I read Maggie Fisher’s article ‘Working with disability’ in the April issue of Therapy Today, and as I am also a therapist with a disability, felt that I would like to share my experiences. I contracted polio at the age of three months. Both my arms are paralysed, though I have some residual movement in the fingers of my right hand, and I use a powered wheelchair as I have little strength in my legs. I volunteer at a local counselling agency twice weekly and also see clients in my private practice.

Over many years I have learned to live a full and rewarding life despite my disability. During my years of training to be a counsellor, it became very clear to me that I need to be at peace with my difference before I can ask anyone else to be. I am now in that ‘place’ and feel that I reflect this in my work with clients and in my everyday life. Prior to meeting my clients, I don’t forewarn them that I have a disability as I feel that my role in working with them has nothing to do with the functioning (or non functioning) of my arms and legs. What they require from me goes much deeper than that, it’s to do with my mind, with ‘me’ and who I am, and of course, who they are. There are the slightly awkward few moments of our first meeting when I go into the waiting room in my wheelchair to welcome my clients, and bring them into my room – awkward for them I might add, not for me. I anticipate the surprise on their face as they realise that the assumption they had made (for that’s all it was) that their counsellor would be able bodied, was wrong. As I greet them and engage with them using good eye contact, warmth and empathy in my voice, I can soon feel the ‘awkwardness’ ebb away as our focus moves to them, and those issues which brought them to me as we begin our work.

What is helpful to me is that they’ve come into my space, and my confidence, in turn, helps theirs. I would only disclose to clients if they also have a disability, in which case it can be a useful process – though not in every case – but other than that I feel it has no bearing on what I’m doing. I have only been asked once by a client why I use a wheelchair. This was at the end of a first session and the questioner was someone who had just told me that she volunteered with disabled children. I wondered if she felt that this gave her the right to ask. I answered her question by saying I was interested as to why she felt she needed to know, and after a pause, she said that she didn’t know why. I told her that I’d had polio, but felt we were both aware that the exchange didn’t feel comfortable.

Thinking about this later, it became very clear to me that it was about personal boundaries; information about me is not something I need to give, it’s not part of my job. However, the client apologised, saying she didn’t know why she’d verbalised her thoughts then, but that it was something she often did that subsequently felt inappropriate and which she frequently regretted. My client was very short, which was something about herself that she didn’t like and interestingly, the matter of personal boundaries arose again much later in our work when she was talking about how people often mention her height, which she felt had nothing to do with her as a person and caused her to feel uncomfortable. She felt these comments from others were unnecessary and not pertinent to her as a person and just after speaking about it she paused and smiled at me, noting that it was exactly what she had done at our first session. This led to us exploring and validating her own feelings when it happens to her and this I felt, would help her in future to change her behaviour patterns, assisting her to hold onto those thoughts and consider how they might affect the recipient. Another client who had come to me with many health issues, burst into tears when she saw that I was disabled, saying she felt guilty. We explored this and I explained to her that from my perspective, there are many things in life worse than using a wheelchair; for me it’s just a tool to get me about. Having said this to her, I felt it was very important in our work to validate her views and feelings around this. We have now worked together for many weeks and she’s able to embrace the fact that her life might be a little easier by using a wheelchair, as and when she needs to, without feeling that she needs permission from society.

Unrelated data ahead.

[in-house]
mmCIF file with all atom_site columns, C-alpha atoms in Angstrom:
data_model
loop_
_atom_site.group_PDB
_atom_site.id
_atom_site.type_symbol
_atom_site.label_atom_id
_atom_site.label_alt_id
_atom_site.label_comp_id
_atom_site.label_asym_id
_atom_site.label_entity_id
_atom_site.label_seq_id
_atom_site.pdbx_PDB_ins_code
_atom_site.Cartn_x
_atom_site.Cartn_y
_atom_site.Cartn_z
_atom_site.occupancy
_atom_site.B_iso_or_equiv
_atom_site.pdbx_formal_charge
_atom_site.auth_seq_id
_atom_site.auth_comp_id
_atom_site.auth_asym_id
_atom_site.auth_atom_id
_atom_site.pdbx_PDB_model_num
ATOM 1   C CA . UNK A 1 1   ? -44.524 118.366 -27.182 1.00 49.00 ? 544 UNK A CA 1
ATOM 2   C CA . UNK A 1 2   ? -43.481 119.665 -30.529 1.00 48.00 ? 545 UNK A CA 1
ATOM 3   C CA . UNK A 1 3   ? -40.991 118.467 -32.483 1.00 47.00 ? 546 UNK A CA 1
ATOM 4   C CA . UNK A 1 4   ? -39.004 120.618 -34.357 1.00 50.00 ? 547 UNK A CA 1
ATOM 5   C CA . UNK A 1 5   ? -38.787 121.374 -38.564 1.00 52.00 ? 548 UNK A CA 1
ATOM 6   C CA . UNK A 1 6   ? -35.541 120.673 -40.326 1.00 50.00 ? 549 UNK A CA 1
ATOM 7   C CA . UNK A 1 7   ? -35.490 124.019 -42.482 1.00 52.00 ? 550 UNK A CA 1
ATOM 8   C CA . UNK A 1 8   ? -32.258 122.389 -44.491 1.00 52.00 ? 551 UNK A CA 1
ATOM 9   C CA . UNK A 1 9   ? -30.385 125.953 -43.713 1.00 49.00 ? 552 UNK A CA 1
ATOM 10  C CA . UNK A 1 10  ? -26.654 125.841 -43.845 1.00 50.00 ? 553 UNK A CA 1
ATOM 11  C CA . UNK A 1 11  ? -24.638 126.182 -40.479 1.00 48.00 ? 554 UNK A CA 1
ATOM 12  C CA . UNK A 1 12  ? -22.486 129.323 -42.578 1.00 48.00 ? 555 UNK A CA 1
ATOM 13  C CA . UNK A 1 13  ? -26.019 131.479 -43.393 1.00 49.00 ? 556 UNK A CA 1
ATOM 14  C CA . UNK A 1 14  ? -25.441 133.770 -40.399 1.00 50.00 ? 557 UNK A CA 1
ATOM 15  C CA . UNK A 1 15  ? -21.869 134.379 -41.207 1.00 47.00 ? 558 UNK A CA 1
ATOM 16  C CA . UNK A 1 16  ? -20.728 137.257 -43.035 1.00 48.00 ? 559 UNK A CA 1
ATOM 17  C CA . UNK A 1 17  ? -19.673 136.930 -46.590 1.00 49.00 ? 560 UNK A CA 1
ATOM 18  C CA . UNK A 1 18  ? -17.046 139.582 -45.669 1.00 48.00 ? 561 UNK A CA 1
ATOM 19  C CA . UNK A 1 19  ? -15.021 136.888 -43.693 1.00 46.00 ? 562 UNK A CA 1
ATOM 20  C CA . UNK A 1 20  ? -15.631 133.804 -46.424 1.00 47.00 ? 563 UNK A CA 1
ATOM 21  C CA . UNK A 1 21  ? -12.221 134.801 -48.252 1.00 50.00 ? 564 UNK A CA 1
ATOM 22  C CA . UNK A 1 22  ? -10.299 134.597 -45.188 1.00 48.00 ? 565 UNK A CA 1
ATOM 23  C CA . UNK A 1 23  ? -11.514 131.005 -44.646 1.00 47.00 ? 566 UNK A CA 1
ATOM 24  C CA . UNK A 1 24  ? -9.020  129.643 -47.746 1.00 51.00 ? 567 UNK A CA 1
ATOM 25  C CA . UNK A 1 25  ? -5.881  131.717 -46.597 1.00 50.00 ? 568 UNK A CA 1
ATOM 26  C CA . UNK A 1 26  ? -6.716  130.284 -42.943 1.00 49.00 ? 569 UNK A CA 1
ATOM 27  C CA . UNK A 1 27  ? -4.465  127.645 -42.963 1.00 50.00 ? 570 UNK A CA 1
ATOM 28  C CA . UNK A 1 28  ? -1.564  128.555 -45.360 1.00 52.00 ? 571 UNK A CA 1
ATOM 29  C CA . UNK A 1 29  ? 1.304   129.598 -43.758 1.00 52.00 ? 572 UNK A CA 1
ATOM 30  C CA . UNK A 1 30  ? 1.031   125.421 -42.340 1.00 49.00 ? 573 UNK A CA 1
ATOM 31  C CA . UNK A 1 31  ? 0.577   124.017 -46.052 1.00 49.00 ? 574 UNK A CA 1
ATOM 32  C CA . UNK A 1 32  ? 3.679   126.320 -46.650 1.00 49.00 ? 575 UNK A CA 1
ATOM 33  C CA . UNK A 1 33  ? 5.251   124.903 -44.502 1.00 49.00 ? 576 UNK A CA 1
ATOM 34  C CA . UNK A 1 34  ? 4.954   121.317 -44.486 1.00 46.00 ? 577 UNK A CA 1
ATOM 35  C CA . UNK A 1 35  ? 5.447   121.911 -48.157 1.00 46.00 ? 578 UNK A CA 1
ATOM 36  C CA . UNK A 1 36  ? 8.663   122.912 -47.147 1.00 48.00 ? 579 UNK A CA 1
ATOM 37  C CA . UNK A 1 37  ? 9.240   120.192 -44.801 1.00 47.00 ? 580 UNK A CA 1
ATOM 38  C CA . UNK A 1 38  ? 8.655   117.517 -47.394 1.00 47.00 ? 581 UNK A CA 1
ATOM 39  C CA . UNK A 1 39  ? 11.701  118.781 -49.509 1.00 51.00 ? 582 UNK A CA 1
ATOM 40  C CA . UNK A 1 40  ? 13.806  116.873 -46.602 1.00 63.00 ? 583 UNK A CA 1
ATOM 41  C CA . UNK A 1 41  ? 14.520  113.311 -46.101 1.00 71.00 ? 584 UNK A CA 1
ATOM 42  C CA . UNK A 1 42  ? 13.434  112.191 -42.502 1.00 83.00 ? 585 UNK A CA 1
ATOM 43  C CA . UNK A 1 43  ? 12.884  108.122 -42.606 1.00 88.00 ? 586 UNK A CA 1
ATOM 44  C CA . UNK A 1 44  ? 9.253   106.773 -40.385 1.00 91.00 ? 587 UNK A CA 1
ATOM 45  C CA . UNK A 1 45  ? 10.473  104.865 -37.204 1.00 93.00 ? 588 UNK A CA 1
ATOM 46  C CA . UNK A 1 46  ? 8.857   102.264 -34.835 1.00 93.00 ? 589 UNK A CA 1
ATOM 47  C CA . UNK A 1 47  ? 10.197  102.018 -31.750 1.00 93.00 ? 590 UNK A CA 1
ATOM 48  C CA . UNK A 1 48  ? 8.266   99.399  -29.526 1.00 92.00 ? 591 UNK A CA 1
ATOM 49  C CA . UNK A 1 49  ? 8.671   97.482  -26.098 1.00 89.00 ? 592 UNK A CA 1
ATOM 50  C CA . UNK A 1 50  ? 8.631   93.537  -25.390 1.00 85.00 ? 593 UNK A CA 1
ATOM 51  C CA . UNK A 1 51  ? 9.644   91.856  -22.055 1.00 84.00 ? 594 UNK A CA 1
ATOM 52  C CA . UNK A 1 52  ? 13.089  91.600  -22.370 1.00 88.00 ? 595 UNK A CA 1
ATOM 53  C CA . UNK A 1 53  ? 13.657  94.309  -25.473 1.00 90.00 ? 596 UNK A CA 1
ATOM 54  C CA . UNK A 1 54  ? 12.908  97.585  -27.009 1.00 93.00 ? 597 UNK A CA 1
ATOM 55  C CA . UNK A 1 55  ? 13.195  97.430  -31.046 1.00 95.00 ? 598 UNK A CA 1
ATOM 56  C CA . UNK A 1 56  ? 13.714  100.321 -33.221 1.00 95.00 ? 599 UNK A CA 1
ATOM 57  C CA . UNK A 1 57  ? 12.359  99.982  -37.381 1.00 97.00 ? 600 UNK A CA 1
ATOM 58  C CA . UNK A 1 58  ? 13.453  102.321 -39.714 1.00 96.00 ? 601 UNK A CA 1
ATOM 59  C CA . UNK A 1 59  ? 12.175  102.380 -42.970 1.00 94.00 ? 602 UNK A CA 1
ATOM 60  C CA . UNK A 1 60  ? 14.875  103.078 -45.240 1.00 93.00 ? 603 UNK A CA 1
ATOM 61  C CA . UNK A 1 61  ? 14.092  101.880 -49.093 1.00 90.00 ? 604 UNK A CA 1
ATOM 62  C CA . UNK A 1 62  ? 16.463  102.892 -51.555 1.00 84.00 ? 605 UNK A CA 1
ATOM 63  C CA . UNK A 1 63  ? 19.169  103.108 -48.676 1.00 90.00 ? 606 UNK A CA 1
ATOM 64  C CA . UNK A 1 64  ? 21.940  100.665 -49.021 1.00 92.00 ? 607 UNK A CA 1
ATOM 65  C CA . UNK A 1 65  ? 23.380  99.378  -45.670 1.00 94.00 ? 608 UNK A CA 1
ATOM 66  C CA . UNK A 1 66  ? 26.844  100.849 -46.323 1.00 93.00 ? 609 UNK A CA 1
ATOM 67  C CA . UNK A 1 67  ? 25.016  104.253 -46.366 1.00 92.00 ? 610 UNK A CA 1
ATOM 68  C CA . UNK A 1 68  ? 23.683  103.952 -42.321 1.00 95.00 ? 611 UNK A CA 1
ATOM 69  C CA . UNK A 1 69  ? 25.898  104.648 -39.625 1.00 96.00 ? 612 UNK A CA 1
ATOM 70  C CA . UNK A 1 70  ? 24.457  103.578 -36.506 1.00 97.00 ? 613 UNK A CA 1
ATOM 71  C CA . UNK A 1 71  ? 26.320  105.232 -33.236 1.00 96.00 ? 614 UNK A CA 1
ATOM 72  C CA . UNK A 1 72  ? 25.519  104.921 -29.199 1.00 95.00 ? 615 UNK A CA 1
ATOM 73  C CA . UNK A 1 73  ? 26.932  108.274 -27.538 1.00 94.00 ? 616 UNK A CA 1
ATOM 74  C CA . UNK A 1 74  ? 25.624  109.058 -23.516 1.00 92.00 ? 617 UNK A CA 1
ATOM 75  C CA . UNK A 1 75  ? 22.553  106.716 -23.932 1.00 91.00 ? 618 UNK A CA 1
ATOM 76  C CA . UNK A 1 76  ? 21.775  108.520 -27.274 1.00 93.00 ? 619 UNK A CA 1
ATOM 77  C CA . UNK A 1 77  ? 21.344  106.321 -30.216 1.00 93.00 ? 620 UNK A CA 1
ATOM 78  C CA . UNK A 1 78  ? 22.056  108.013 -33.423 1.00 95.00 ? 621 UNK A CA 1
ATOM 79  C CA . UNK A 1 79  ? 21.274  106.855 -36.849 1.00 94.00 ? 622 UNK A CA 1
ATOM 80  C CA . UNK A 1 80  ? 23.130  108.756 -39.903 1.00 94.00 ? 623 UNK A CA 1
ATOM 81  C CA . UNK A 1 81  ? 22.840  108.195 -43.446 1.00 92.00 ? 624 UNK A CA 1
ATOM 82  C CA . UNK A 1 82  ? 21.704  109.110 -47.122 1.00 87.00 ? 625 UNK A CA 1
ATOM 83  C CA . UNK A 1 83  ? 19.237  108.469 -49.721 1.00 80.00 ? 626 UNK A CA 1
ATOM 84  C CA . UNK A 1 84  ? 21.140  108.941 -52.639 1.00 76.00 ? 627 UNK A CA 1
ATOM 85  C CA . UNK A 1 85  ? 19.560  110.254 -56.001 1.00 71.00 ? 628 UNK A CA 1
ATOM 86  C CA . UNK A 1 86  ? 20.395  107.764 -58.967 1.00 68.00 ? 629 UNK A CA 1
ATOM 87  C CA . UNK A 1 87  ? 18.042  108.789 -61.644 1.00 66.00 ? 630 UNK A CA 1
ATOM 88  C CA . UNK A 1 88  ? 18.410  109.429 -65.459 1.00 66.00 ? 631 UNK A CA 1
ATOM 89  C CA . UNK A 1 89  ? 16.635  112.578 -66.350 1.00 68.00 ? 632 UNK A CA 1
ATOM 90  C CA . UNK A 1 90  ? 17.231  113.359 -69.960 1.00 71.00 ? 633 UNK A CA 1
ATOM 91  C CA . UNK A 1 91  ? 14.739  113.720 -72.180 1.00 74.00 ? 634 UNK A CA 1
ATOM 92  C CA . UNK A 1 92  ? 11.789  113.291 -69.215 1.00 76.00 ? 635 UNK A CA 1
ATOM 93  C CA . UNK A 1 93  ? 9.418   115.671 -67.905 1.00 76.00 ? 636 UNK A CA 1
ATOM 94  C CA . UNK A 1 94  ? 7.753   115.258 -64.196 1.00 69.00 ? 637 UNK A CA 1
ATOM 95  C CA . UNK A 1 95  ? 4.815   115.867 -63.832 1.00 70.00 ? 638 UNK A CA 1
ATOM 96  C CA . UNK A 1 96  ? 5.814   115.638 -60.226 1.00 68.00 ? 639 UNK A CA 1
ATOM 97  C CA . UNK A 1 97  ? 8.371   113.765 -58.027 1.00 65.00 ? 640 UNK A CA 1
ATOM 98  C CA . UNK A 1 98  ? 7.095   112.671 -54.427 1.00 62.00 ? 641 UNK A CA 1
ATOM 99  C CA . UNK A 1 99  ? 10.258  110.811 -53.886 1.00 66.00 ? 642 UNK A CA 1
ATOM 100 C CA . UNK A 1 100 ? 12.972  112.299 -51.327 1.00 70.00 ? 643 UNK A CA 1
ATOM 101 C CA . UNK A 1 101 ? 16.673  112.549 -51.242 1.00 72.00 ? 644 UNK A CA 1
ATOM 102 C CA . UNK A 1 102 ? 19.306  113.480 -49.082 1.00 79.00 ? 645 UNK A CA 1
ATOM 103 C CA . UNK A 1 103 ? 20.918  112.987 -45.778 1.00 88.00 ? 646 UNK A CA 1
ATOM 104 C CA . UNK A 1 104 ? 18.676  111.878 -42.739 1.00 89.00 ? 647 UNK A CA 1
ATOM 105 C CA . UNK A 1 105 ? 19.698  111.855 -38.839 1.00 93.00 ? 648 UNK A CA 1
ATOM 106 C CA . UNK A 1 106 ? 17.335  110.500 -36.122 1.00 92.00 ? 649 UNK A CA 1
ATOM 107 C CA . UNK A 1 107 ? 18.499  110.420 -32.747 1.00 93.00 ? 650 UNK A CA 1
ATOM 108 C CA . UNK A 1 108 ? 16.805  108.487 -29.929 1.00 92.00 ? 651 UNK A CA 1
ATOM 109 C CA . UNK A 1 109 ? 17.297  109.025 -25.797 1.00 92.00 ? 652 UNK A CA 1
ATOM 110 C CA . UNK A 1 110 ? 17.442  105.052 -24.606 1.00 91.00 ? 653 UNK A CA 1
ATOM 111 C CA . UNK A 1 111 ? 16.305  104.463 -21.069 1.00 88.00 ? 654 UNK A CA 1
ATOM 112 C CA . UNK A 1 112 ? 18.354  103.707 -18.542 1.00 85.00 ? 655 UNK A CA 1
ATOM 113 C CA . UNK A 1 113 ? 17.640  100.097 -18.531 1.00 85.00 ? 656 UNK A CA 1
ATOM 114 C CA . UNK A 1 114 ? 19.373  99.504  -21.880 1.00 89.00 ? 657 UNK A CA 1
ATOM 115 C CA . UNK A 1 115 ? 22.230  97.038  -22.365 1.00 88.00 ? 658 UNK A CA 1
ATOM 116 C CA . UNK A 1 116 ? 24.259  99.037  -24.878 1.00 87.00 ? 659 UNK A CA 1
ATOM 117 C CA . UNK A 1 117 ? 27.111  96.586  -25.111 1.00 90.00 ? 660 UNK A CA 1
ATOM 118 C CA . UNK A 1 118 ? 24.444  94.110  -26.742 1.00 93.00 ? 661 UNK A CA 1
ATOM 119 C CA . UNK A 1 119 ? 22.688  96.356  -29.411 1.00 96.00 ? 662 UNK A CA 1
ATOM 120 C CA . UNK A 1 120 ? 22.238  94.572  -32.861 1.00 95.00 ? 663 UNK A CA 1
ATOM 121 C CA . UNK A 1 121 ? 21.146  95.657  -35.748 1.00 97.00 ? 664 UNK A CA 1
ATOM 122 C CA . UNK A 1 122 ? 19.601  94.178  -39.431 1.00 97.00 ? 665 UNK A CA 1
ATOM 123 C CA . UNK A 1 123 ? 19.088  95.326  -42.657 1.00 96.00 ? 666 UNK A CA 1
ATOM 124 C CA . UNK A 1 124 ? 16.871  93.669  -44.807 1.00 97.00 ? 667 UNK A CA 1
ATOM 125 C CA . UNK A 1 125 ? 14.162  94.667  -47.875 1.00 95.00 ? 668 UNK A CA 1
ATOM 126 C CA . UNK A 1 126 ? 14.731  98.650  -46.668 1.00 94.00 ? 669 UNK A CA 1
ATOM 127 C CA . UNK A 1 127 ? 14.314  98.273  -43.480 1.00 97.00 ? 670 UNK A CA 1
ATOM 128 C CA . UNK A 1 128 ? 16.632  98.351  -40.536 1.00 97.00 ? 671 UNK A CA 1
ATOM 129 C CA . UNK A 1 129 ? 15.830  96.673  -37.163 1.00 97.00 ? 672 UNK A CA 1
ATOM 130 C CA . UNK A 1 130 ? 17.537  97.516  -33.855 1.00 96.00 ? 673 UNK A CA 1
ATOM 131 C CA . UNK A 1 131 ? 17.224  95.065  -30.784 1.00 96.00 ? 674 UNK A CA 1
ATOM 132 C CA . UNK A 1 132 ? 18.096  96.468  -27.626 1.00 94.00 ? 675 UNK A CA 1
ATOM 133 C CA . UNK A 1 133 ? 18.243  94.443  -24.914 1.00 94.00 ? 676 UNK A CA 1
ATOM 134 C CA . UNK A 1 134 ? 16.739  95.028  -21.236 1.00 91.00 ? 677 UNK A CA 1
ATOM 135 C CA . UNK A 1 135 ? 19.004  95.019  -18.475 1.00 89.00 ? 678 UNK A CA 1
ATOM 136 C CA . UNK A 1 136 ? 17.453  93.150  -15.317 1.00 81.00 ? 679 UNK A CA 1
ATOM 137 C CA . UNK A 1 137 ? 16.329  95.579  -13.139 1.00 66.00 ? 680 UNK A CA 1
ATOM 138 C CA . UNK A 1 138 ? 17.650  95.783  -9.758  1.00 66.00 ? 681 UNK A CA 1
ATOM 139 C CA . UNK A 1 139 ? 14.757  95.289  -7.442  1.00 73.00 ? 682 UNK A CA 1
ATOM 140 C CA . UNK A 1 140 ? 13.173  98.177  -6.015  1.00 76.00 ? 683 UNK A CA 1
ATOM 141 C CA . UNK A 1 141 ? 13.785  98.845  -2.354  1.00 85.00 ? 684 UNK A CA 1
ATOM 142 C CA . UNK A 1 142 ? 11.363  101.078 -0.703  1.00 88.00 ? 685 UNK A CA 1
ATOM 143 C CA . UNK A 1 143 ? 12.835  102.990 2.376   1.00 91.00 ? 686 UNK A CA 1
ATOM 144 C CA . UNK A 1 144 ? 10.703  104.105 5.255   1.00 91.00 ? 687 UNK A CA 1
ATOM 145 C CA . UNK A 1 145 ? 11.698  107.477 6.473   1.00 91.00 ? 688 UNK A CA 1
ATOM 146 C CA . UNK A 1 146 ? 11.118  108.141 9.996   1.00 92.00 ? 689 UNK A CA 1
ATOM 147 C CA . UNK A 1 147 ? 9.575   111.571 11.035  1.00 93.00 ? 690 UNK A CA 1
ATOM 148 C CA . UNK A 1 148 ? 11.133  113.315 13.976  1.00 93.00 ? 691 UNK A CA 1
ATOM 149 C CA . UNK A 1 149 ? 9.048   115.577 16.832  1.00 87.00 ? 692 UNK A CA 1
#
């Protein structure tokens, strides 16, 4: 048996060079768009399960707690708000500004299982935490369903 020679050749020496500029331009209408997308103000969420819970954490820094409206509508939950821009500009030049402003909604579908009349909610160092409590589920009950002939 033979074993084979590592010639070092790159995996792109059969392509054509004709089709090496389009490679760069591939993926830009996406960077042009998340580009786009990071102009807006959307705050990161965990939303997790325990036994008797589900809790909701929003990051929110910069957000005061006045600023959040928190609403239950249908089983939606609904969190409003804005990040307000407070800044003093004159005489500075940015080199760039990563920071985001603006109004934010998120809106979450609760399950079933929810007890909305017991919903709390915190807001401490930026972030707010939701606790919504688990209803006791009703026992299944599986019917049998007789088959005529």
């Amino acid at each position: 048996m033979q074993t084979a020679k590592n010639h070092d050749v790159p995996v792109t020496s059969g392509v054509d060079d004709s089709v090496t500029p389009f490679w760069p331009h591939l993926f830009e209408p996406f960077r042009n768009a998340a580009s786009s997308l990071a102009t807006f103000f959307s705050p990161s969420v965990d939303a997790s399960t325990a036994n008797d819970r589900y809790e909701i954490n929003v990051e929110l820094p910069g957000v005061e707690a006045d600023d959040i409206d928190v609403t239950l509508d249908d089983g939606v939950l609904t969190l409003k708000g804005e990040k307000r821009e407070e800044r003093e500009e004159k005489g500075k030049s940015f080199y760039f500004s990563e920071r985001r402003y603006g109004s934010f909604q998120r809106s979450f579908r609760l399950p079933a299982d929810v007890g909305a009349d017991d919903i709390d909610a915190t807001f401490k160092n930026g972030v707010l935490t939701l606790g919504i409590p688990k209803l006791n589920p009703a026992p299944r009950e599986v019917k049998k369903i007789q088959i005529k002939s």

I have also found clients to be very thoughtful towards me in ways I didn’t expect. There was the man who came to me with many issues of rejection and drug abuse. Having been referred by his doctor, in our first few sessions he made it very clear that he found the whole idea of therapy and talking about himself to be a waste of time. We had been working together for several weeks and making some progress, when he came to his session holding a large book. As he sat down I was wondering how I was going to deal with this, if he passed me the book, did he realise, that I couldn’t actually hold it. He explained that the book was a photo album of family members he had been telling me about in our work, and asked whether I’d mind looking at the photographs. I said that of course I was happy to look, whereupon he opened the book, turned it round so that I could see it and held it up to me, turning the pages as required. As he spoke about his family I realised that we had reached a relational depth here; my client understood and accepted that I couldn’t hold the book and it made absolutely no difference to him, because what he needed from me as his counsellor, I could give him and my disability wasn’t in the room with us. This incident warmed my heart and clarified my belief that often, the more you make of something, the bigger it becomes.

Mary O’Sullivan is a Registered Member MBACP. Details have been changed to protect identities.